Kyle Korver trade, now official, is another home run for Cavs GM David Griffin
Cleveland's front office keeps finding ways to improve the team midseason
NEW YORK -- Channing Frye knows how dangerous Kyle Korver can be. When preparing to play the Atlanta Hawks the last few seasons, the Cleveland Cavaliers were always aware that he could change games quickly. A couple of quick 3s, and you can go from being down two points to being down eight. You lose track of him in transition, and you're toast.
"I know our scouting report for him was pretty serious," Frye said before Cleveland's 116-108 win over the Brooklyn Nets on Friday. "It was pretty extensive anytime we played him."
The Cavs won't have to play him anymore. Their latest move, made official on Saturday afternoon, brings Korver to Cleveland in exchange for a protected 2019 first-round pick, guard Mo Williams and swingman Mike Dunleavy. The Hawks' front office, focused on rebuilding, are probably happy to get a late first for a 35-year-old soon-to-be free agent. From the perspective of the defending champs, though, this is a home run.
"A lot," Cleveland guard Kyrie Irving said of what Korver will provide. "A lot of opportunities for him to be more open than he was in Atlanta. No disrespect to them, but for us, we just have continuity in our offense and guys that can make the plays, that are willing to give up the basketball. [With the] unselfish brand of basketball we play, I can only imagine him coming off those pindowns, and whether he's open or not, we're telling him to shoot it. Every shooter that comes here, we tell him. Bron's statement: if a guy's not in your numbers, then you're open. I know he'll pretty much enjoy that."
The Cavaliers' roster now barely resembles the one that LeBron James joined in the summer of 2014. Kyrie Irving, Kevin Love and Tristan Thompson are still around, of course, but the only other member of that opening-night roster who remains is swingman James Jones. There were all sorts of questions around that team at first -- how would Dion Waiters fit in? Would veterans Shawn Marion and Mike Miller have anything left to give them? Was there enough athleticism or enough shooting surrounding the Big 3?
These questions are comical now. For three straight years, with almost no financial flexibility, Cleveland's front office has improved the team midseason. On Jan. 5, 2015, general manager David Griffin traded Waiters, Lou Amundson, Alex Kirk and a second-round pick to get J.R. Smith and Iman Shumpert from the New York Knicks on Jan. 5, 2015. Two days later, the Cavs traded two first-round picks to the Denver Nuggets in exchange for Timofey Mozgov. This turned around their season, and they managed to get to the NBA Finals despite Kevin Love getting injured in the first round of the playoffs.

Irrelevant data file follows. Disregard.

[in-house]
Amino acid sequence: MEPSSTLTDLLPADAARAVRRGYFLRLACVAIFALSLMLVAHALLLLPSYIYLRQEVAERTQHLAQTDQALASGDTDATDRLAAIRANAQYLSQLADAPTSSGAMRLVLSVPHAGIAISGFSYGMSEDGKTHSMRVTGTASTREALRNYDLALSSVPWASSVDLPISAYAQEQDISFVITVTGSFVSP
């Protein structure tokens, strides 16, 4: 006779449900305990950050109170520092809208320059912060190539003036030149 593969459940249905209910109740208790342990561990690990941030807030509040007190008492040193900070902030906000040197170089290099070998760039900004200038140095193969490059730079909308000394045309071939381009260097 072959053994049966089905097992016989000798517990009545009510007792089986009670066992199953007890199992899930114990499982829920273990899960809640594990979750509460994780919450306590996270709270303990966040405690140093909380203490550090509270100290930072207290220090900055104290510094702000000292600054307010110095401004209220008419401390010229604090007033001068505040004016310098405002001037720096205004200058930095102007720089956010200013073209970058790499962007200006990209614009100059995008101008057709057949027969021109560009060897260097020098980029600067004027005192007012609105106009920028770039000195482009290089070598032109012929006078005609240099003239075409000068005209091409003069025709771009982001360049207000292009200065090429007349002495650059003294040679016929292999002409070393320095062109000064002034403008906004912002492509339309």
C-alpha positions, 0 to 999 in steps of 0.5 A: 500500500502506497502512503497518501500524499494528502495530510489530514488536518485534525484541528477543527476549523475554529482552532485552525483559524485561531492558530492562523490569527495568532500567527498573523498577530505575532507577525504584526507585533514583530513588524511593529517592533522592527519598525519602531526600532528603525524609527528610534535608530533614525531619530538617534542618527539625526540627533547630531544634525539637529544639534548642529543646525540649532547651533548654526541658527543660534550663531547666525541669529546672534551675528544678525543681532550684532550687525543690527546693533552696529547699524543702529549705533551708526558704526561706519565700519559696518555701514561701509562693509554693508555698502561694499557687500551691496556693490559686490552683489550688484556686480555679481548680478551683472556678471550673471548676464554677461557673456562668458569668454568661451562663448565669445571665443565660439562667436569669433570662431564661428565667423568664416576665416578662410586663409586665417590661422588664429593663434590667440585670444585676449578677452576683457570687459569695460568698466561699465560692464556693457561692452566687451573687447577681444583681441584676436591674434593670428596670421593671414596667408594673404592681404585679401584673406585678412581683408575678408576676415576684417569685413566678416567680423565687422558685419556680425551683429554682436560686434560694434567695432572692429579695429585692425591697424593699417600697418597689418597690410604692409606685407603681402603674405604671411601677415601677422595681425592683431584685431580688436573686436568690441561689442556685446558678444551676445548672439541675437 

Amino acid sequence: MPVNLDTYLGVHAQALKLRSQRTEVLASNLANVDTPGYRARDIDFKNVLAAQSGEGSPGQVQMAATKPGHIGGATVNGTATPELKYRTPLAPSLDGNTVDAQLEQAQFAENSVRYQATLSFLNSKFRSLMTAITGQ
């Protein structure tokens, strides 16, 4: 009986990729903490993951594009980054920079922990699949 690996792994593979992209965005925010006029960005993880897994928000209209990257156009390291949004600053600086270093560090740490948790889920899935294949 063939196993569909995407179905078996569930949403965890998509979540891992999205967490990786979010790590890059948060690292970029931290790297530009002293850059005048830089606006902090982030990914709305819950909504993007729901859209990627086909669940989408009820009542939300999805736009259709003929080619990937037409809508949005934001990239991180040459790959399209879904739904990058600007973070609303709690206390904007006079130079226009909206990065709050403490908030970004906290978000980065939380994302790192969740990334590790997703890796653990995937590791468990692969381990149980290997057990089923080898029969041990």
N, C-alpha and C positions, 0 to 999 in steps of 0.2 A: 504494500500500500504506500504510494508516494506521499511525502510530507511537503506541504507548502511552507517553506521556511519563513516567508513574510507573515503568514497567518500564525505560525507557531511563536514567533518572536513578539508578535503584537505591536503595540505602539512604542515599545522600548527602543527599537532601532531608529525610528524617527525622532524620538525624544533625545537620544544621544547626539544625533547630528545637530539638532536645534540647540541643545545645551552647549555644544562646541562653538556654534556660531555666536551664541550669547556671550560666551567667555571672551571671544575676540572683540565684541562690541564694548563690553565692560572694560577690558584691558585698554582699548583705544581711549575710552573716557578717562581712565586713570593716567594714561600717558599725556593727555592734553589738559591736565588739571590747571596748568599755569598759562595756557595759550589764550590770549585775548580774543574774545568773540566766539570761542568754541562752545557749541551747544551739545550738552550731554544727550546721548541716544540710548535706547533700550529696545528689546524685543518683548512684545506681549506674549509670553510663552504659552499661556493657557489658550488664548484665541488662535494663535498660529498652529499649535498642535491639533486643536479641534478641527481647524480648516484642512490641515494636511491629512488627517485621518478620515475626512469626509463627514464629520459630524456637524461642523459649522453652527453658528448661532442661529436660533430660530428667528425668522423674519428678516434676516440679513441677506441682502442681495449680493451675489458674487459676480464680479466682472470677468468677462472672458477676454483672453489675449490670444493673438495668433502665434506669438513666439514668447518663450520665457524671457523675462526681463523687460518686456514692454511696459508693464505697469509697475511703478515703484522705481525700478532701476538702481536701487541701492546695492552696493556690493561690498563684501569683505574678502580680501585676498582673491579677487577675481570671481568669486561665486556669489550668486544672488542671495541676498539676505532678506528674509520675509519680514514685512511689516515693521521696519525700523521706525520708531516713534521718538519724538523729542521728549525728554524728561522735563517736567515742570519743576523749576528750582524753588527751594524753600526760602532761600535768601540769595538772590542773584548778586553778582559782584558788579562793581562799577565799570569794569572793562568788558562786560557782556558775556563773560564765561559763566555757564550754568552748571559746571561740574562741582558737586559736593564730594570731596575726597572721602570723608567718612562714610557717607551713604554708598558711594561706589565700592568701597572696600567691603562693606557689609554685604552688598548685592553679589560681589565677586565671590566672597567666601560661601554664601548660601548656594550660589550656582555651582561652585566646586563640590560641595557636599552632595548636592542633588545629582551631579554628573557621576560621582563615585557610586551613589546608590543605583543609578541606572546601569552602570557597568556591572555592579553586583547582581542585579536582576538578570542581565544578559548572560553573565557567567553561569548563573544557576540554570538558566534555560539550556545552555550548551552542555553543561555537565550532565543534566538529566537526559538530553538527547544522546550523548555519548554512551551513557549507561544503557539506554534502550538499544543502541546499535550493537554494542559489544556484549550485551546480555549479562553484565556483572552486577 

"Sheeeeit," Frye laughs when asked about his reaction to the trade. "For me, I was ecstatic 'cause now it's like, OK, who are you going to stunt to? We have guys that go downhill. We have three or four guys that really go downhill, so there will be no more double-teams. I mean, that paint is going to be wide open."
In Korver, Cleveland has acquired a player who fills an immediate need because of Smith's injury. He also makes them deeper and better equipped to withstand potential injuries in the playoffs. Every general manager would love to have the superstars that the Cavs employ, but that doesn't mean Griffin's job is easy. Last summer, he couldn't keep Matthew Dellavedova or Mozgov because of financial concerns. They are still searching for a backup point guard.
Frye said it took him about a month to get comfortable in Cleveland last year, so it's fortunate that this move was made earlier. He also said Korver and J.J. Redick are the only players he can think of who can draw a double-team without the ball, coming off screens. Part of Frye's adjustment was "getting used to being so open," Frye said, adding, "hopefully [Korver] doesn't get jelly of how wet my jumper is." To say the team is excited about the new addition would be an understatement.
"Nobody understands it until they have to guard him," Frye said. "I think they're like, oh, he's just a shooter. But he does so much more than that. I think he allows everyone to be more simple with his energy and with his movement. I think the biggest thing that's crazy is, like, I've been a game where he might have gone 0-for-4 and then 6-for-9 in the next quarter. There's no, 'Oh, I'm missing a couple of shots" mentality. It's like, I'm just going to make the next 10. And that's what we needed on this team. Even if you miss two or three, shoot the next 15. You have to be ruthless out there."
Griffin, too, has had to be ruthless in the way he has constructed this roster. As soon as James arrived, the front office had a responsibility to put the proper pieces around him. Griffin built a title-winning roster by the second season, and now he has made it even better.
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